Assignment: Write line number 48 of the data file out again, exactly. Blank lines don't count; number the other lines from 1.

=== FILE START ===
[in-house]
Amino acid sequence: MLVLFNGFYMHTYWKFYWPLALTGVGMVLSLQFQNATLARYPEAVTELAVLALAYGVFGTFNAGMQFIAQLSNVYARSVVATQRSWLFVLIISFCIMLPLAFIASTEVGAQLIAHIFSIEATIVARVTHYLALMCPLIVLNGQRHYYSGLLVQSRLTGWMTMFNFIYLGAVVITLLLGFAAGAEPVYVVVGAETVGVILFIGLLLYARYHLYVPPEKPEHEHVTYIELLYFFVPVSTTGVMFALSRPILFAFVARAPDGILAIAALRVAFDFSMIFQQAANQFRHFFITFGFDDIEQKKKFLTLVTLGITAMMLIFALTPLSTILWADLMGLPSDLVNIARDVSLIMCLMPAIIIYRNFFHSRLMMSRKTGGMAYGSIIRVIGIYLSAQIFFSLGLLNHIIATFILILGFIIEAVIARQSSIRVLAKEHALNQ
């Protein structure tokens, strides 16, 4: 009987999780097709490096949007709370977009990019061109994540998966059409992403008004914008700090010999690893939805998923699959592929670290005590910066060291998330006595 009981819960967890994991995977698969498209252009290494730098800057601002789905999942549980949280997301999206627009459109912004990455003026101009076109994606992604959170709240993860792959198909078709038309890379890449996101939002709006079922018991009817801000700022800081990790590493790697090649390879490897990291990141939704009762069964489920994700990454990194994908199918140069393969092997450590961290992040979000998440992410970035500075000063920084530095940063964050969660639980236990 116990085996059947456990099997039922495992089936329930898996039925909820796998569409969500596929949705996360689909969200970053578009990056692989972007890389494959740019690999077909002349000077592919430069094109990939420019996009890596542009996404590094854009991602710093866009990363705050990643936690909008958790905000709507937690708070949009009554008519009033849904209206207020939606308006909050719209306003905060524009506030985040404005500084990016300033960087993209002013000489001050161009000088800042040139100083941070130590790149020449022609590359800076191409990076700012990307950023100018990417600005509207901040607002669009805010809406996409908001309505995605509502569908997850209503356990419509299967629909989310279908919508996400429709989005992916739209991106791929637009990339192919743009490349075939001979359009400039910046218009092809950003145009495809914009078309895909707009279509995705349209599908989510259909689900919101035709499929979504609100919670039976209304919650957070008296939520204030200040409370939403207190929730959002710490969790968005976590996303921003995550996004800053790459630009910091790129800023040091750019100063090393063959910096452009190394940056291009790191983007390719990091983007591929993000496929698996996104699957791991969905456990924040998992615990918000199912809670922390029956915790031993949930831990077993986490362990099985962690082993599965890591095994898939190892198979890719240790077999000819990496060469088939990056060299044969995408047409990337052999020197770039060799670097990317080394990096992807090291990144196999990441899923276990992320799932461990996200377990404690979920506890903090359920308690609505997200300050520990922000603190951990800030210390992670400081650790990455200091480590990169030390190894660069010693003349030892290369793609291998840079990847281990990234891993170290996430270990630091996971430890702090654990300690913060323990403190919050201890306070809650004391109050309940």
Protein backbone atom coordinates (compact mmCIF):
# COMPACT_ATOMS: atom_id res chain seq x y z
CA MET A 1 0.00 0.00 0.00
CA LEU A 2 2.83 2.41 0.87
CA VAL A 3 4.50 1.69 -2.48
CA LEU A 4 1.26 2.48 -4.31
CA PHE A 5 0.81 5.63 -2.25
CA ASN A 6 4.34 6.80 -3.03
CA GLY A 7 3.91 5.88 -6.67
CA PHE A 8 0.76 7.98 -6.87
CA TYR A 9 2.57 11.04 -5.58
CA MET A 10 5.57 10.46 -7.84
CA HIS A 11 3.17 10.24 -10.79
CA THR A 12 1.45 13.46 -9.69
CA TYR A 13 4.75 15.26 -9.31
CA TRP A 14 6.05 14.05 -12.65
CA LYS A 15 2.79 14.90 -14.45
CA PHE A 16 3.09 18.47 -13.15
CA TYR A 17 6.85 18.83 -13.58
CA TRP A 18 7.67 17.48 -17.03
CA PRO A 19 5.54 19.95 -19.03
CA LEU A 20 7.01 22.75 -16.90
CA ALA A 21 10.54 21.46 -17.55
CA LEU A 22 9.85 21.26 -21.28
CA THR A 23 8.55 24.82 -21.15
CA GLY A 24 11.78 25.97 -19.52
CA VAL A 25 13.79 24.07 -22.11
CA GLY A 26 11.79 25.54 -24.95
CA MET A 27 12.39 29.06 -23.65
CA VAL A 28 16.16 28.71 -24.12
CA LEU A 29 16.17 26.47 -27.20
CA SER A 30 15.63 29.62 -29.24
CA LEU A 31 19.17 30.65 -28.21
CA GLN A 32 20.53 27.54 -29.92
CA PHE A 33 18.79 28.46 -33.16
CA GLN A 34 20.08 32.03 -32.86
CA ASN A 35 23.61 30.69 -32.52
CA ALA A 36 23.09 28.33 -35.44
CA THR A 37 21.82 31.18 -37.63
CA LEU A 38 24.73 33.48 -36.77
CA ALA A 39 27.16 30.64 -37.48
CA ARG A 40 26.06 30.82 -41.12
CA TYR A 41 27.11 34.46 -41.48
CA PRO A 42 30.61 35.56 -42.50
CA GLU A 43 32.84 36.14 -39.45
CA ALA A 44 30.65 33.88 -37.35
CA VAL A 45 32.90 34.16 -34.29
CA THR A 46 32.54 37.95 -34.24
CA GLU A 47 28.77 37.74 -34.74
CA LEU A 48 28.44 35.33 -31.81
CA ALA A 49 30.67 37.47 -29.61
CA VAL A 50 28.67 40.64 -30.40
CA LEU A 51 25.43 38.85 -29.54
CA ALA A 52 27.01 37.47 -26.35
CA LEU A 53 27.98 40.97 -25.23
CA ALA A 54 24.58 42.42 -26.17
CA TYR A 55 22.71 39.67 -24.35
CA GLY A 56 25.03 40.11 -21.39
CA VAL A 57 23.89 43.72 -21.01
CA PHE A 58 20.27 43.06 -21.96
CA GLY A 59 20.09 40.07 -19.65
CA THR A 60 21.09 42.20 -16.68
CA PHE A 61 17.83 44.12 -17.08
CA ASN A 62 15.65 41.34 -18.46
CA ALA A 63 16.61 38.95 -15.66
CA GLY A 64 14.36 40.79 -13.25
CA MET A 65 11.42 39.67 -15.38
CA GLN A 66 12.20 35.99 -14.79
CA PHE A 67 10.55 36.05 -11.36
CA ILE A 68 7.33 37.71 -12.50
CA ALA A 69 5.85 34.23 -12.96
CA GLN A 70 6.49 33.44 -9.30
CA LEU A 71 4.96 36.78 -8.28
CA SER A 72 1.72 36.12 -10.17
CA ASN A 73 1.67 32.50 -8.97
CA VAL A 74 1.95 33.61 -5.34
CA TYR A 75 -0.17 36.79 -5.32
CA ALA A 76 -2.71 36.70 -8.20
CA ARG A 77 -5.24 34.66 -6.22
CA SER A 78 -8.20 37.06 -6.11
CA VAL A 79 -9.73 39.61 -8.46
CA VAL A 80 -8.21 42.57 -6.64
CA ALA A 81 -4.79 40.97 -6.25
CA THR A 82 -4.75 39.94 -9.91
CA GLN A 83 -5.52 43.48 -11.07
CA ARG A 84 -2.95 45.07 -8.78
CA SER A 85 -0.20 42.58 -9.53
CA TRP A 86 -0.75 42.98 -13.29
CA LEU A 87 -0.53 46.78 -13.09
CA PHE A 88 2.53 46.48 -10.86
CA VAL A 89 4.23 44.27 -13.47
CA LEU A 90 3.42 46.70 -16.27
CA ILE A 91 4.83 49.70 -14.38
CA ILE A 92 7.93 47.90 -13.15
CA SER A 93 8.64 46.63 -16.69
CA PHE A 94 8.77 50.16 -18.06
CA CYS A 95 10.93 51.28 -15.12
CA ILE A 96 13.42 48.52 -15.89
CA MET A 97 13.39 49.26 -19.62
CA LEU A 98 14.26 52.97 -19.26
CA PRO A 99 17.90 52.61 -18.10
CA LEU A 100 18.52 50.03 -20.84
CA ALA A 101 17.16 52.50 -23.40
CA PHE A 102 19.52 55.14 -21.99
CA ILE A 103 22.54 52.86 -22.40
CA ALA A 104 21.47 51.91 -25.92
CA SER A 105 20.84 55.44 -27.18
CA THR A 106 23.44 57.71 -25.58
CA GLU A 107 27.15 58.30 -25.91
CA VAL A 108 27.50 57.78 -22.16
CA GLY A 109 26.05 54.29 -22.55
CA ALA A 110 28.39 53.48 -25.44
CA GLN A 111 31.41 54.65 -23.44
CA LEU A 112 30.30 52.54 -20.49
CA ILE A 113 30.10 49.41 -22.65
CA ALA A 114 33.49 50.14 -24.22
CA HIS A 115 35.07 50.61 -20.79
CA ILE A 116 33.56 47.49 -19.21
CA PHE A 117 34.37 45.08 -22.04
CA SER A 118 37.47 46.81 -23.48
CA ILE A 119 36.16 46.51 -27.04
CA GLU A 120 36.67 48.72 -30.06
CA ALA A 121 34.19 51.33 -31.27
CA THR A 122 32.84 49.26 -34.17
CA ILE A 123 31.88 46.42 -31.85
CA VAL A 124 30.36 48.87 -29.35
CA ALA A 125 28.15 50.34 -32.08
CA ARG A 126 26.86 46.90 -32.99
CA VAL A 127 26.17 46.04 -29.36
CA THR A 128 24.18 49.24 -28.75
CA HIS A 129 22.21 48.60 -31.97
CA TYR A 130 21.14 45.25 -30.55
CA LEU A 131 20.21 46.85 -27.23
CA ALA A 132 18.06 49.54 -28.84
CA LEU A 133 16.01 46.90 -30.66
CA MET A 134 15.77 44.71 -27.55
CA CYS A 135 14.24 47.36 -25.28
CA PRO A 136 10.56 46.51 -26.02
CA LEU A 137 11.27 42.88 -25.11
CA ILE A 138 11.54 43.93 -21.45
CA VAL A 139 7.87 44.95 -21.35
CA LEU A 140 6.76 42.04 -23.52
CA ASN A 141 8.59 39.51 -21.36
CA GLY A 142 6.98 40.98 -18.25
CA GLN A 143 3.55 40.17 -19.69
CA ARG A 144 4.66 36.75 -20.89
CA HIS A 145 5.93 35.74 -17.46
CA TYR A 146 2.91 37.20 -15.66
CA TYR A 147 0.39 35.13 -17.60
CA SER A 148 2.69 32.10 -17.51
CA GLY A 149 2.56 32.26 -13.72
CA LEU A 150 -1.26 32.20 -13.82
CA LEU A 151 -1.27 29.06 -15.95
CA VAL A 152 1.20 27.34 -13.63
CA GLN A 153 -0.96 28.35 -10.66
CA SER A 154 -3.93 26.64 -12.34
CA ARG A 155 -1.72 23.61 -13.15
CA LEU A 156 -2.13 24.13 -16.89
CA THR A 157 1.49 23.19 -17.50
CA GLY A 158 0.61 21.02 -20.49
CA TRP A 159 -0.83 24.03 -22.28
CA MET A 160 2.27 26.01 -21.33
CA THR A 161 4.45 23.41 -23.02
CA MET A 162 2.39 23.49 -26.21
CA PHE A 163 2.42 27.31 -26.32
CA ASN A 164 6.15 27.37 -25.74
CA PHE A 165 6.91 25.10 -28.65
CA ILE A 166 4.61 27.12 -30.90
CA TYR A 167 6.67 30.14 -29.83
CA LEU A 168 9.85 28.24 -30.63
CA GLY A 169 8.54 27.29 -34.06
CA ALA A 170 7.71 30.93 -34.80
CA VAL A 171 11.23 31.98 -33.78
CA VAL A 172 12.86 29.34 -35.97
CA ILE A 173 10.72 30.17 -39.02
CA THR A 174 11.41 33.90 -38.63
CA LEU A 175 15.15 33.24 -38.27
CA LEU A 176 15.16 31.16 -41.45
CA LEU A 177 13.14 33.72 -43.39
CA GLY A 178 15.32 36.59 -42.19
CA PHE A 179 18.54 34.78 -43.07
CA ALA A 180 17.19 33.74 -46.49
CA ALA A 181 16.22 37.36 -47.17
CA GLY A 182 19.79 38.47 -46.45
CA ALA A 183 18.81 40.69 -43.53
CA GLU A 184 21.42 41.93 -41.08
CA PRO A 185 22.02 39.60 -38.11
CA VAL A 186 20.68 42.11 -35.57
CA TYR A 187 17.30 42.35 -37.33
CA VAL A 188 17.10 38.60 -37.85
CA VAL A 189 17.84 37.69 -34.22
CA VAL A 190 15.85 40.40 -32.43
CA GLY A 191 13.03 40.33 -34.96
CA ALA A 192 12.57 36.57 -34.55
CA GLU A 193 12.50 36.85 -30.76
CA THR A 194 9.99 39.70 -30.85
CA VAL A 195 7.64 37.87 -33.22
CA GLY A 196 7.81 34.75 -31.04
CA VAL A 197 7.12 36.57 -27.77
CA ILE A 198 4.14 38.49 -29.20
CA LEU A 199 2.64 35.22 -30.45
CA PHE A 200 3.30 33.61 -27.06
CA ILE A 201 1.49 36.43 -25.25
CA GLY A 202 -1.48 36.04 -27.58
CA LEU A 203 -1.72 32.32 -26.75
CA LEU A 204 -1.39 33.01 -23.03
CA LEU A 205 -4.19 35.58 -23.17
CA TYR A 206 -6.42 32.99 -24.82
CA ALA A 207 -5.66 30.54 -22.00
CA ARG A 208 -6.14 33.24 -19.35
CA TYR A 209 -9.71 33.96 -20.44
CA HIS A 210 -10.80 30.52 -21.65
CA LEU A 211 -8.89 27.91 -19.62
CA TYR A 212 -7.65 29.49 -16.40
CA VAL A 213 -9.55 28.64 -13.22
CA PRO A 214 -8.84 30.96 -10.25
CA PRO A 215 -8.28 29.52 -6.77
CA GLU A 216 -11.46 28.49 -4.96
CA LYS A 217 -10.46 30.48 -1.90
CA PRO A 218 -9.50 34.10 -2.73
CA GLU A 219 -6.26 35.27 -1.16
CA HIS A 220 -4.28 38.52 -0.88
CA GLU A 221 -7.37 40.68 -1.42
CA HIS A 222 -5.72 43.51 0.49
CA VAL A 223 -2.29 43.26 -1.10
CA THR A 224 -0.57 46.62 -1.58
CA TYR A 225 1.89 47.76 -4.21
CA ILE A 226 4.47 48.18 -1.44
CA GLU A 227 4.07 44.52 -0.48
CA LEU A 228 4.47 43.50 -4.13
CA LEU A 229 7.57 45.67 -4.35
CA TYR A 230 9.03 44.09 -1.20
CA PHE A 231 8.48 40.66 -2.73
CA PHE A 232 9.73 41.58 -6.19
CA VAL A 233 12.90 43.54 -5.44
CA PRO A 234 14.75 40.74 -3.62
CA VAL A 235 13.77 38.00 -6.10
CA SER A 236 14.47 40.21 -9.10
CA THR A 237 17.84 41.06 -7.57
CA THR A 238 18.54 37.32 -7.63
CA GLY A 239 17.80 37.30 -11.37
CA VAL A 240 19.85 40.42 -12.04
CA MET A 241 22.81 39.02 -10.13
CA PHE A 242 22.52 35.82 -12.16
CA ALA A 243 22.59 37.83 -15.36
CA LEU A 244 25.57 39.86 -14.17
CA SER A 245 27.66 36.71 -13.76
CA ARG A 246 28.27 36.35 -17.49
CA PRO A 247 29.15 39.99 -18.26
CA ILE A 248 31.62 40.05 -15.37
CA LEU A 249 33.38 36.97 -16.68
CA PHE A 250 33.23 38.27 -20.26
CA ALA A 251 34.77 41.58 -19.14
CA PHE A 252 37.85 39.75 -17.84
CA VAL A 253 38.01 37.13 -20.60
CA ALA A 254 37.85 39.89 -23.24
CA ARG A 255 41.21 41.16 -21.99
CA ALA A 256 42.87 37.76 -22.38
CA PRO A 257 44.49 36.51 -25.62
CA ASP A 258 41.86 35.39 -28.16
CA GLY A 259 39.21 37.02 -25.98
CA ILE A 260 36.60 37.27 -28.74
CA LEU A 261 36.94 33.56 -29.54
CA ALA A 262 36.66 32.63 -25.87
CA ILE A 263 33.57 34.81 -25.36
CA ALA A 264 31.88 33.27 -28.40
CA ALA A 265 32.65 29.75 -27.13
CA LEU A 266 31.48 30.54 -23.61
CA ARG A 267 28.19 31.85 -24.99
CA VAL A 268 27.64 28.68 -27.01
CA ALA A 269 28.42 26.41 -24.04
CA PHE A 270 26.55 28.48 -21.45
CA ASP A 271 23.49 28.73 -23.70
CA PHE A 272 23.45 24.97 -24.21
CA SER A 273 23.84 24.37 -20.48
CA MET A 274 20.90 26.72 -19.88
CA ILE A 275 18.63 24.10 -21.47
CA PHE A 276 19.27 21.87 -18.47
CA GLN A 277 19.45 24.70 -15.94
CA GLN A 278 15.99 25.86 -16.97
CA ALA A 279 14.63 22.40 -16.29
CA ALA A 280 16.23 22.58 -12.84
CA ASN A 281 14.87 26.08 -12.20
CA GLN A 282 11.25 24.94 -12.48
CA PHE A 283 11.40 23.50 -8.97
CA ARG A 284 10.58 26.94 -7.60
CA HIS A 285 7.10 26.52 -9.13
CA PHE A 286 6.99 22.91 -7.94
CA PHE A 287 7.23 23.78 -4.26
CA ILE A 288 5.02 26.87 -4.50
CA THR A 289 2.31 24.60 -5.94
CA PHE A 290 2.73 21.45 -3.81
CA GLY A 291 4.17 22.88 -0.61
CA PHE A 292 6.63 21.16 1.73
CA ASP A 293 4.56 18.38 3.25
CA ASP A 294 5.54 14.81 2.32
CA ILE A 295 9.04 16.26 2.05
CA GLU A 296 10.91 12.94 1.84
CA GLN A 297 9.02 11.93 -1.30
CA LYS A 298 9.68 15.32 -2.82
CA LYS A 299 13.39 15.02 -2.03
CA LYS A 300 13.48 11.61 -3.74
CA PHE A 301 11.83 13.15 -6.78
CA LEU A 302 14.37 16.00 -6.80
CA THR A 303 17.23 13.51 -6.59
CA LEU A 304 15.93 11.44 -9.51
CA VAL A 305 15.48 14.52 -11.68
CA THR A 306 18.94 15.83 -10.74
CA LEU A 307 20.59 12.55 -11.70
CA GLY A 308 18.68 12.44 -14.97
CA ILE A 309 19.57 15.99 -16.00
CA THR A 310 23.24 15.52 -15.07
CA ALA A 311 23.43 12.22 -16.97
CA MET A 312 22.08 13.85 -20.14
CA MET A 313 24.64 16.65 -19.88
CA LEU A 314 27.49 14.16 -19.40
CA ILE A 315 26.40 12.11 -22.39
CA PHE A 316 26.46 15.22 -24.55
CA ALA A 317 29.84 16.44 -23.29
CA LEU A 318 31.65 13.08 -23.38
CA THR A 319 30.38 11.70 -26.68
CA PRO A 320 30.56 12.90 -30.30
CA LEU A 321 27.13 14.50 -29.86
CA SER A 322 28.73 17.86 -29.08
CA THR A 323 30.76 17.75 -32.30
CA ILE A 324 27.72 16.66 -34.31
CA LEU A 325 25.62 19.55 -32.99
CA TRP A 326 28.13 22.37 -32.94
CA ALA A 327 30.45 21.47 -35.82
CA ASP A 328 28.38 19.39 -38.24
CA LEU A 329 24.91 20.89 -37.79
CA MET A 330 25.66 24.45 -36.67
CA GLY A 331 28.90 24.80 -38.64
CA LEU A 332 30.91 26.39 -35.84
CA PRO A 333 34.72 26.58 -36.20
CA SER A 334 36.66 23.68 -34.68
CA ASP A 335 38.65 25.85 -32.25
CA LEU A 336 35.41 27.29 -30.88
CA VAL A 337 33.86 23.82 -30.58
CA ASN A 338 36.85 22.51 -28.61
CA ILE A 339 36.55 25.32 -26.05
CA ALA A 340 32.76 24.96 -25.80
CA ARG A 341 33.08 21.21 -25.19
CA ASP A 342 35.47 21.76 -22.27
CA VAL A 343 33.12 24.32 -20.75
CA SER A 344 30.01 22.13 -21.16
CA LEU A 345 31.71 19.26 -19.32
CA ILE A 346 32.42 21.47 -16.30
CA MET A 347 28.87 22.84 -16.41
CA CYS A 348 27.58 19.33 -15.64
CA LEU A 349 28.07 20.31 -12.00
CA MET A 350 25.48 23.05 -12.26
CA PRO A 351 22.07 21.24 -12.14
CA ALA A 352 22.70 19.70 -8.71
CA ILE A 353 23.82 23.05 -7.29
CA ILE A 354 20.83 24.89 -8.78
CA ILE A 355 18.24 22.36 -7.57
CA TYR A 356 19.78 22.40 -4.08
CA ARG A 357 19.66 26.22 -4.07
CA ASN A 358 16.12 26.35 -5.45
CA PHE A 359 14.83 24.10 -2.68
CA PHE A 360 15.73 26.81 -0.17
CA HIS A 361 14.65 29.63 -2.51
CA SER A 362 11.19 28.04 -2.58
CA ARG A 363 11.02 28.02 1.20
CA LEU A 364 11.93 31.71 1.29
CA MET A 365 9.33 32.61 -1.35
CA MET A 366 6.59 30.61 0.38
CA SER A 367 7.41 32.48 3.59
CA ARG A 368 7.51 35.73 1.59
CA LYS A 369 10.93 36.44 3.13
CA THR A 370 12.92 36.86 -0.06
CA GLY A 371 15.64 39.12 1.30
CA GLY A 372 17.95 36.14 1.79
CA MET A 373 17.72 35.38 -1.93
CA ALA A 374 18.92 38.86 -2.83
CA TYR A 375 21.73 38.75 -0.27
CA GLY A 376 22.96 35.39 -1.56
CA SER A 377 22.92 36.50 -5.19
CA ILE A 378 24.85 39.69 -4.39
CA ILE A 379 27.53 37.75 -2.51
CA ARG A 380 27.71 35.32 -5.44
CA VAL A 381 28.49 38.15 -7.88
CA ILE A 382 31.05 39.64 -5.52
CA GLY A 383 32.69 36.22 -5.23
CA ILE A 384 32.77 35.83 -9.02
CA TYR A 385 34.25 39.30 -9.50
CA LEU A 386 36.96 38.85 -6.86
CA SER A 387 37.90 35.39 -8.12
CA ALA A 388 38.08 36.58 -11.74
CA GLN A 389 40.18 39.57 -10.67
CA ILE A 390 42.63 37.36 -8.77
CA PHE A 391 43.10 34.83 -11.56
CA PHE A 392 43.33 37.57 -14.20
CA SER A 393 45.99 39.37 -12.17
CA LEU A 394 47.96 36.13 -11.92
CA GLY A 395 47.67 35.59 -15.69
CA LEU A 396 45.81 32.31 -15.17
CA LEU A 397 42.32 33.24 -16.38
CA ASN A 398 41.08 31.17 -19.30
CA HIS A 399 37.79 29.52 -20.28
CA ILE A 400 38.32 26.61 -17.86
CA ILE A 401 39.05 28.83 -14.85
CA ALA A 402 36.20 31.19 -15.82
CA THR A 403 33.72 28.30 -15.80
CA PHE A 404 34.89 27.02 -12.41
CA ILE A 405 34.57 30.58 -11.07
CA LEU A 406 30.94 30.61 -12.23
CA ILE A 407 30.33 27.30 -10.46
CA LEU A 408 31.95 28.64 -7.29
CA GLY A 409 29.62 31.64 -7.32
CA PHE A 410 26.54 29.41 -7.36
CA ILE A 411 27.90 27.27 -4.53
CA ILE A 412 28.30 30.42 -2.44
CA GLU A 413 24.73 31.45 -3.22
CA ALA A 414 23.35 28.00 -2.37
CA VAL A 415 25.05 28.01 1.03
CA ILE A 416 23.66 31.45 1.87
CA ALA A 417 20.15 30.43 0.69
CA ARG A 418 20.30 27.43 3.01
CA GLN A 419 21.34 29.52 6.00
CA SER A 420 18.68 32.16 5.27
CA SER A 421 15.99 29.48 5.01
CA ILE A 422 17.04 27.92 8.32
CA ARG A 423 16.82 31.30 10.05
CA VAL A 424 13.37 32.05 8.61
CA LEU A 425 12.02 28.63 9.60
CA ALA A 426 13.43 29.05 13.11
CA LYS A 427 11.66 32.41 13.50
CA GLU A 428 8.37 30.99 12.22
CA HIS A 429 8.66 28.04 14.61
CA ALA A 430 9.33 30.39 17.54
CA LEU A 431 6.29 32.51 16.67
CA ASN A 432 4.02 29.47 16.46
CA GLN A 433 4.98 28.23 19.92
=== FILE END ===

CA GLU A 43 32.84 36.14 -39.45